Oskar Schindler was a businessman who used his enamelware and ammunition factory in Nazi-occupied Poland to save over 1,200 Jewish workers during the Holocaust. He risked his life by offering shelter, food, and protection to preserve the lives of the innocent. Schindler is a brave symbol of hope and resistance during one of the darkest periods of human history. 


Amelia Earhart

Amelia Earhart’s determination to break gender barriers in aviation led her to become the first woman to fly solo across the Atlantic. During a time when flying itself was a risky proposition, her pioneering spirit inspired women worldwide to pursue careers in aviation and begin to see themselves in other mainly male-dominated roles.


John Lewis 

John Lewis experienced numerous physical assaults and arrests while participating in civil rights demonstrations, including the historic Selma to Montgomery march in 1965. His bravery and advocacy for racial equality helped shape the Civil Rights Act of 1964 and the Voting Rights Act of 1965, which had a profound impact on dismantling racial segregation and discrimination. Throughout his life, he remained dedicated to fighting for justice and equality, inspiring future generations to follow his path of peaceful resistance and activism.


Marsha P. Johnson

Marsha P. Johnson played a pivotal role in the early LGBTQ+ rights movement. As a Black transgender woman, she was a prominent figure at the historic Stonewall Inn riots in 1969, a catalyst for the modern LGBTQ+ rights movement. Johnson faced stigma, homelessness, and personal danger while demanding the right to live authentically for herself and her peers. She co-founded the Gay Liberation Front and the Street Transvestite Action Revolutionaries (STAR), organizations dedicated to supporting marginalized transgender and LGBTQ+ individuals. Her unwavering activism and visibility challenged societal norms and stereotypes about gender and sexual orientation. 


Alan Turing

Turing faced the possibility of severe legal consequences and imprisonment as a brilliant mathematician and computer scientist who played a pivotal role in breaking the Enigma code during World War II. In isolating conditions, his unorthodox work with early computers and code-breaking was highly risky and secretive. But when the code was cracked, it contributed to ending the war. In his personal life, he faced discrimination and persecution including “chemical castration” due to his homosexuality. Pardoned after his tragic death, the “Alan Turing law” protected future men from enduring the same criminalization. 

Princess Diana Be Courageous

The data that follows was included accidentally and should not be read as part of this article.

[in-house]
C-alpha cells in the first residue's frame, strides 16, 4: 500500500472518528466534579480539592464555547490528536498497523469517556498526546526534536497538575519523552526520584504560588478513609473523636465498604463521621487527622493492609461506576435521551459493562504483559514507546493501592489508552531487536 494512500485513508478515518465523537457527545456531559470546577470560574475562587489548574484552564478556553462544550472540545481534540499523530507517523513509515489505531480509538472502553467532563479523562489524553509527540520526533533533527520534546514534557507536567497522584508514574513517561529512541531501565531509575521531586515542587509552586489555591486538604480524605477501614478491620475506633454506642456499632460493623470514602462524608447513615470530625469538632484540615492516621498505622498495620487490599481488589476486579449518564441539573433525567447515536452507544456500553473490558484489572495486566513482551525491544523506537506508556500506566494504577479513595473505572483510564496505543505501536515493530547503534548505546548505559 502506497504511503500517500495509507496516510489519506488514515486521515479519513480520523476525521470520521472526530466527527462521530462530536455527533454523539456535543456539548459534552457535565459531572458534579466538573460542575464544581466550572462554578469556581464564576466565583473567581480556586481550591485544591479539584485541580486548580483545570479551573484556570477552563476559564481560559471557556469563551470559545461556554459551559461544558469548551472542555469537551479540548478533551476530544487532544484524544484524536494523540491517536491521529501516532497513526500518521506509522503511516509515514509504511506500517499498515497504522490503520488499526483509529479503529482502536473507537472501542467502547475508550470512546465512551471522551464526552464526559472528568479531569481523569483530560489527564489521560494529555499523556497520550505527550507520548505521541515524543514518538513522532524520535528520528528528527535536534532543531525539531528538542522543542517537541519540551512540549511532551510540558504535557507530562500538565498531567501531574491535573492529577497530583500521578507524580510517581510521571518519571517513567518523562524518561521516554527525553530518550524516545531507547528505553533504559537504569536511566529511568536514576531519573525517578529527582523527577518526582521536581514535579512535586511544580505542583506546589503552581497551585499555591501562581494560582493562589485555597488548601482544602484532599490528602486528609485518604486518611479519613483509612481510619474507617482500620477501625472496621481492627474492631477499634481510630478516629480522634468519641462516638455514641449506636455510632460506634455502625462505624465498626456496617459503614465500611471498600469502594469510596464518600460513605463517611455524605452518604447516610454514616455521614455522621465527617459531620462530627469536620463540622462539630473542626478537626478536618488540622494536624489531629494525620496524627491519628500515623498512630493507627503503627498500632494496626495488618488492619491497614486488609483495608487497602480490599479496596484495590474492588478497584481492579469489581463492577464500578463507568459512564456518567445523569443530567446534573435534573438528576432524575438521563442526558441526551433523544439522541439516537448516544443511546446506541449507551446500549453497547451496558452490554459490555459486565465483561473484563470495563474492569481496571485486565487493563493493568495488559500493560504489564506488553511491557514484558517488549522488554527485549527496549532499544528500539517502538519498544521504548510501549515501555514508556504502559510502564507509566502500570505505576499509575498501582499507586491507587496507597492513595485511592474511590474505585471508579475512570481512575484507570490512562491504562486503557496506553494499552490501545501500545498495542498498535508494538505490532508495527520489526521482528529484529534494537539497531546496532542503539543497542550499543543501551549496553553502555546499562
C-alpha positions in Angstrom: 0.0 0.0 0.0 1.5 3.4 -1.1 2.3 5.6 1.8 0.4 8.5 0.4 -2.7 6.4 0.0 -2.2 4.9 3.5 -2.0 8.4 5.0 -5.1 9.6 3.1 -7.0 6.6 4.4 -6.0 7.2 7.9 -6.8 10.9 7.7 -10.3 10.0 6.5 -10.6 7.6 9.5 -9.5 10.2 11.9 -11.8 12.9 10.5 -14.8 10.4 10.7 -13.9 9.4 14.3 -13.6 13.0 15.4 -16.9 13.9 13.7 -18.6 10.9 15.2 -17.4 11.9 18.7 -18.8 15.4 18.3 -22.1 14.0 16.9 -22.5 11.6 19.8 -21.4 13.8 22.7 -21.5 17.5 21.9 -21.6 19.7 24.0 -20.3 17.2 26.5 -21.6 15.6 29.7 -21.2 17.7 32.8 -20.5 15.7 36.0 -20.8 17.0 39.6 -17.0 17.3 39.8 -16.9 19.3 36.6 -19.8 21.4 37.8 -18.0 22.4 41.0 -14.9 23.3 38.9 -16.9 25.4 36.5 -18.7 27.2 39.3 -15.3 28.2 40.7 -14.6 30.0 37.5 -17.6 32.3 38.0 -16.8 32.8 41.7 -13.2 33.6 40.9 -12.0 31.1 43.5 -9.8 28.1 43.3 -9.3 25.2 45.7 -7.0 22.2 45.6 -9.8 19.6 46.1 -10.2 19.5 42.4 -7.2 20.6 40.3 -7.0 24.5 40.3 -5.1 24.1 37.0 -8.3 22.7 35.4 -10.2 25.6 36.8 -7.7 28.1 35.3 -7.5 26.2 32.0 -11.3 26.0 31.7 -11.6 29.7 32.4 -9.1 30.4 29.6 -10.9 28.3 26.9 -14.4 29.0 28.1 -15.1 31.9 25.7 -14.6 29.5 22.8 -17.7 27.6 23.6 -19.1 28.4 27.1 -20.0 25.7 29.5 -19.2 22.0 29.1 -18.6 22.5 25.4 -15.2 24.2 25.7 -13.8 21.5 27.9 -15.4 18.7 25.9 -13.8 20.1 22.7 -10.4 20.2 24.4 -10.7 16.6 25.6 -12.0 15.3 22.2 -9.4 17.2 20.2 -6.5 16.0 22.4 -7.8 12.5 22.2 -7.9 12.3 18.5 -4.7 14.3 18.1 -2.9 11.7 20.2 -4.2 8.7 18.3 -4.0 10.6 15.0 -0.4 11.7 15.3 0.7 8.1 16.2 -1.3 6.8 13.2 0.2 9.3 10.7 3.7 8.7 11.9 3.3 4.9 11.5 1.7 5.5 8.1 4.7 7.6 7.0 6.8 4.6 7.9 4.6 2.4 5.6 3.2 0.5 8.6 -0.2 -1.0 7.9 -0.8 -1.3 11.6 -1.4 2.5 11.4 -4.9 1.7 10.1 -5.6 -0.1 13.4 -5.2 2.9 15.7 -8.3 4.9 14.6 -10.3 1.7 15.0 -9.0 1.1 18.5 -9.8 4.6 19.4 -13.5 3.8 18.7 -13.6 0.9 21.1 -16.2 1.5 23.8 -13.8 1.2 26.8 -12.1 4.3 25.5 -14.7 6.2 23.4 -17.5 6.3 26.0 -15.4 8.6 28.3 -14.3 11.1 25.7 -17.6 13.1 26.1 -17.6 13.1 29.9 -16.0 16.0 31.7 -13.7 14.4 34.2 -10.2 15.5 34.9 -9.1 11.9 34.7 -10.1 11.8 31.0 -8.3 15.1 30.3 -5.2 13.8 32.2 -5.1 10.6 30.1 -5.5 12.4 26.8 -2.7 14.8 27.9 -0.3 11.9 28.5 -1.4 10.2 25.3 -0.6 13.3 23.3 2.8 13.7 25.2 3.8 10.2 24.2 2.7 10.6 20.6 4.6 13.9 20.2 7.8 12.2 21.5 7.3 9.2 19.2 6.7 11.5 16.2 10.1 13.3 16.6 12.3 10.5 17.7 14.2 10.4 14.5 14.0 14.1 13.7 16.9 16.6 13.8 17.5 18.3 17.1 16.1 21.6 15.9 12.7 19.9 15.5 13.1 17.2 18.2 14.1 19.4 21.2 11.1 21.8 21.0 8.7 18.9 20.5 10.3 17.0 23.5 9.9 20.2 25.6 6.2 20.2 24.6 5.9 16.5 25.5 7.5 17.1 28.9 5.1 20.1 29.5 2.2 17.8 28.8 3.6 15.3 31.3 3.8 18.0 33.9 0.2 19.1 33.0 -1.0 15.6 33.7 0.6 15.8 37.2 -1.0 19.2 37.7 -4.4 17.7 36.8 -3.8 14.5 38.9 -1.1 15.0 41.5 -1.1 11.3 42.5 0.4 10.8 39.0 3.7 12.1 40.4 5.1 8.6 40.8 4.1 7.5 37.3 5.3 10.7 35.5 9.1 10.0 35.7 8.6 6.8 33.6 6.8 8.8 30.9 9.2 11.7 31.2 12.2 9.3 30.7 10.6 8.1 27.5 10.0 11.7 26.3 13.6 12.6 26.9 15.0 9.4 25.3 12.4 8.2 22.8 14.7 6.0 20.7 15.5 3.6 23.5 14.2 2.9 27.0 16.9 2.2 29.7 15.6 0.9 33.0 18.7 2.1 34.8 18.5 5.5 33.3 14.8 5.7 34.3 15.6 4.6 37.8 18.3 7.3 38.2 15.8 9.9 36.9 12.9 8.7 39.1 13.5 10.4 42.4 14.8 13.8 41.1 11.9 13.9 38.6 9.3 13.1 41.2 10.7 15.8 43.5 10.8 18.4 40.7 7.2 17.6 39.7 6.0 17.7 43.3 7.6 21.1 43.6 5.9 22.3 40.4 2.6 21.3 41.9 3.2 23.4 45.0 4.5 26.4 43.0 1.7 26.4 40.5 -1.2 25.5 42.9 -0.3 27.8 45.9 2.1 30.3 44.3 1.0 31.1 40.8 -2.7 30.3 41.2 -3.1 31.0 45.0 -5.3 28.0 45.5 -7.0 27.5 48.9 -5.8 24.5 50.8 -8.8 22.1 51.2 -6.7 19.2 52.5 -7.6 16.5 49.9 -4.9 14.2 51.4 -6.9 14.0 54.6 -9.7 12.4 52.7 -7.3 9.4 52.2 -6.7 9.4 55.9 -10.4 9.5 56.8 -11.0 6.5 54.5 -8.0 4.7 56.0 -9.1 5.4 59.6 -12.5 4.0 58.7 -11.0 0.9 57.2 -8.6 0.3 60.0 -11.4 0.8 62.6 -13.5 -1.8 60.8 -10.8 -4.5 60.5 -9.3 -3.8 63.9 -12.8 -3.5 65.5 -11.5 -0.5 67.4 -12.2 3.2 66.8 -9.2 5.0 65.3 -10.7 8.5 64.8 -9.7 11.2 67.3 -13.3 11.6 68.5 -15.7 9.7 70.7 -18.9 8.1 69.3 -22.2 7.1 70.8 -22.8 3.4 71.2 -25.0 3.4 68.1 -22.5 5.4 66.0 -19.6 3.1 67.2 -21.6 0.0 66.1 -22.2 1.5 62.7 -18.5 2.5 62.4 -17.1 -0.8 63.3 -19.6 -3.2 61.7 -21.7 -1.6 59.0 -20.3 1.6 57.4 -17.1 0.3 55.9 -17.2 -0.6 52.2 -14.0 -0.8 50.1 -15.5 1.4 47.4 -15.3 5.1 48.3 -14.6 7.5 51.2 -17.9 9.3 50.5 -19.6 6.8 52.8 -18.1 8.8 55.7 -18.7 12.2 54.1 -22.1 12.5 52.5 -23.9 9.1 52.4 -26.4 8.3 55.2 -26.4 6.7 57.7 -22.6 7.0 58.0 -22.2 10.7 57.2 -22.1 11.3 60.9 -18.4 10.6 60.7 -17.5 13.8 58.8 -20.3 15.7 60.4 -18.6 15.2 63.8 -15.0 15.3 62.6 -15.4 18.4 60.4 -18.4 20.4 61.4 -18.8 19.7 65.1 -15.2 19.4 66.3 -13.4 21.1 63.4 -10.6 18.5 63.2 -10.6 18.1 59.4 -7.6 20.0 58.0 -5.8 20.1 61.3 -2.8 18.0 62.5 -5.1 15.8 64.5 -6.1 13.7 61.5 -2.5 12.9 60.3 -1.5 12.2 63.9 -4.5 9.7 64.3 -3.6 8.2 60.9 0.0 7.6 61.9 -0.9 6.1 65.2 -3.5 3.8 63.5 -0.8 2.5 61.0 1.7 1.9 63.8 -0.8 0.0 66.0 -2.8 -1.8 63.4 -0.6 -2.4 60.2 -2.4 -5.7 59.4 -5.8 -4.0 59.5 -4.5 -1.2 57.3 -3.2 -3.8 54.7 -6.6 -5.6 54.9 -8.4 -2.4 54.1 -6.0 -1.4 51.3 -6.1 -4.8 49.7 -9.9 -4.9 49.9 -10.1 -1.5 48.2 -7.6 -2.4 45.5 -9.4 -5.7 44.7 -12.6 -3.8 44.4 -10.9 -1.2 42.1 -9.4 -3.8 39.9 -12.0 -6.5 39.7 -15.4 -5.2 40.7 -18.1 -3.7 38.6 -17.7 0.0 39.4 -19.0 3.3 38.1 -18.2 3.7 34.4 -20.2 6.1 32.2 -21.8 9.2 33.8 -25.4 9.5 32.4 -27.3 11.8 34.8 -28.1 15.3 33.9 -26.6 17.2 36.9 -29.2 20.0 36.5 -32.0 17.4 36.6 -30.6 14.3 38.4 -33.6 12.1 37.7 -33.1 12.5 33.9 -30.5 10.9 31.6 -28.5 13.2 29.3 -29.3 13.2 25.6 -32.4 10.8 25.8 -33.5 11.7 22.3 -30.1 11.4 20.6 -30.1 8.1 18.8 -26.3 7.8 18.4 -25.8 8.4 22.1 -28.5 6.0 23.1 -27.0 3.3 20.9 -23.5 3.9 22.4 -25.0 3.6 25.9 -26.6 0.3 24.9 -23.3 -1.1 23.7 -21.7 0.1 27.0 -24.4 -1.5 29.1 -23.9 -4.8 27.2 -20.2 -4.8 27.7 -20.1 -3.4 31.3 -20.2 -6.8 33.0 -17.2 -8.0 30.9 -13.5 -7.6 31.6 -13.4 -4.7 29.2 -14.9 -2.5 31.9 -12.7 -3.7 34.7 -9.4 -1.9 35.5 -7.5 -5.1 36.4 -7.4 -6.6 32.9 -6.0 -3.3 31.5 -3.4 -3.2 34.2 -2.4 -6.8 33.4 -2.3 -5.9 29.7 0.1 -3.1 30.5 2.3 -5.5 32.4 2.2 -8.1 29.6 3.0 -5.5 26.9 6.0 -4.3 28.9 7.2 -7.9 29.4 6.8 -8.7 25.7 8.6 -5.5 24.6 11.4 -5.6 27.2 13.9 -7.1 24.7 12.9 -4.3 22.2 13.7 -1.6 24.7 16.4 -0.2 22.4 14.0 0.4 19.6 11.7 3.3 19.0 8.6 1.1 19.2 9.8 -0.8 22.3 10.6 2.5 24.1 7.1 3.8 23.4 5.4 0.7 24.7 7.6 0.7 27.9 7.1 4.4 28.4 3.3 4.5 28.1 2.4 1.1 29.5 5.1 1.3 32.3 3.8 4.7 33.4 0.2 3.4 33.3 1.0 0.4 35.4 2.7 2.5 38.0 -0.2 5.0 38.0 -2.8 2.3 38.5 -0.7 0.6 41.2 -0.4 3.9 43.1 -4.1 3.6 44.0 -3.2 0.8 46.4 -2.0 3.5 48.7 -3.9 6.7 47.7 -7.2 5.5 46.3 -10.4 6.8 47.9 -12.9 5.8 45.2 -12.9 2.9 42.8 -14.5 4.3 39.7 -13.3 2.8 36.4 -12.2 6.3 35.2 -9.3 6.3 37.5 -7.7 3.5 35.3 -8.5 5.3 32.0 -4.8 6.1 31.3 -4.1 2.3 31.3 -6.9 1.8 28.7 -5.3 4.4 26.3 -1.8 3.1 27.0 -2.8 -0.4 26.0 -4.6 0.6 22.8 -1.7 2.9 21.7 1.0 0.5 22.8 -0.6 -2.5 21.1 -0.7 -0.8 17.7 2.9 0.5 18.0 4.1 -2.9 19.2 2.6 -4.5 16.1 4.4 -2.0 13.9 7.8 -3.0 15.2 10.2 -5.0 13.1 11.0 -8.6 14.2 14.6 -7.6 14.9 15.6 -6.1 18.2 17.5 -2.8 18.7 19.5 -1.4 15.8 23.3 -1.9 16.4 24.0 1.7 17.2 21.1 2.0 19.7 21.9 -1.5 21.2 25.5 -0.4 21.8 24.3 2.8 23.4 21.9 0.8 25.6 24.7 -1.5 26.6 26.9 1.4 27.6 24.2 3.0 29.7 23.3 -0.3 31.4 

Diana, Princess of Wales

Princess Diana displayed extraordinary courage through her involvement in the AIDS movement. In the 1980s, there was significant stigma and misinformation surrounding the disease. She faced estrangement from the royal family by doing things her way, and her advocacy helped reduce the social stigma associated with HIV/AIDS and paved the way for improved awareness, treatment, and research. 


Sacha Baron Cohen

A courageous risk-taker in comedy, Cohen has created multiple personas (i.e., Borat, Ali G)  to expose racism, sexism, and prejudice. While some say his humor is offensive, raunchy, and inappropriate, when listening to his speeches at Harvard and the ADL (Anti-Defamation League), one sees an eloquent thinker whose edgy comedy is intended to expose the problems in humanity in an effort to make it better.


Ruth Bader Ginsburg

Ruth Bader Ginsburg’s courageous journey was marked by her tireless advocacy for gender equality and women’s rights, facing enormous resistance. At times, the only woman serving as a Supreme Court Justice, she played a pivotal role in shaping legal precedents that advanced equality, demonstrating a steadfast commitment to justice until the last days of her life at age 87.


Marvin Gaye 

Motown, and in particular, its founder, Berry Gordy, was not pleased with the political content of Gaye’s album, “What’s Goin On” when first recorded. Partially inspired by witnessing his brother serve in Vietnam,  the songs on the album are told from the point of view of a black soldier returning home from fighting in a “white man’s war.” Motown did not want their artists making political statements or defying “the Motown sound.” But with persistence and passion, Gaye didn’t give up. He stopped recording any songs for Motown until Gordy gave in and released the song “What’s Going On” in 1971. Gaye used his art to shed light on stories not elsewhere heard in the news. 


Jane Goodall

Dr. Jane Goodall’s pioneering work with chimpanzees in Tanzania revolutionized our understanding of primates and conservation. Challenging gender norms in a male-dominated field, and also with no scientific training, her groundbreaking research profoundly impacted efforts to protect endangered species and their habitats. Goodall faced dangerous conditions and isolation living in the wild to fulfill her purpose.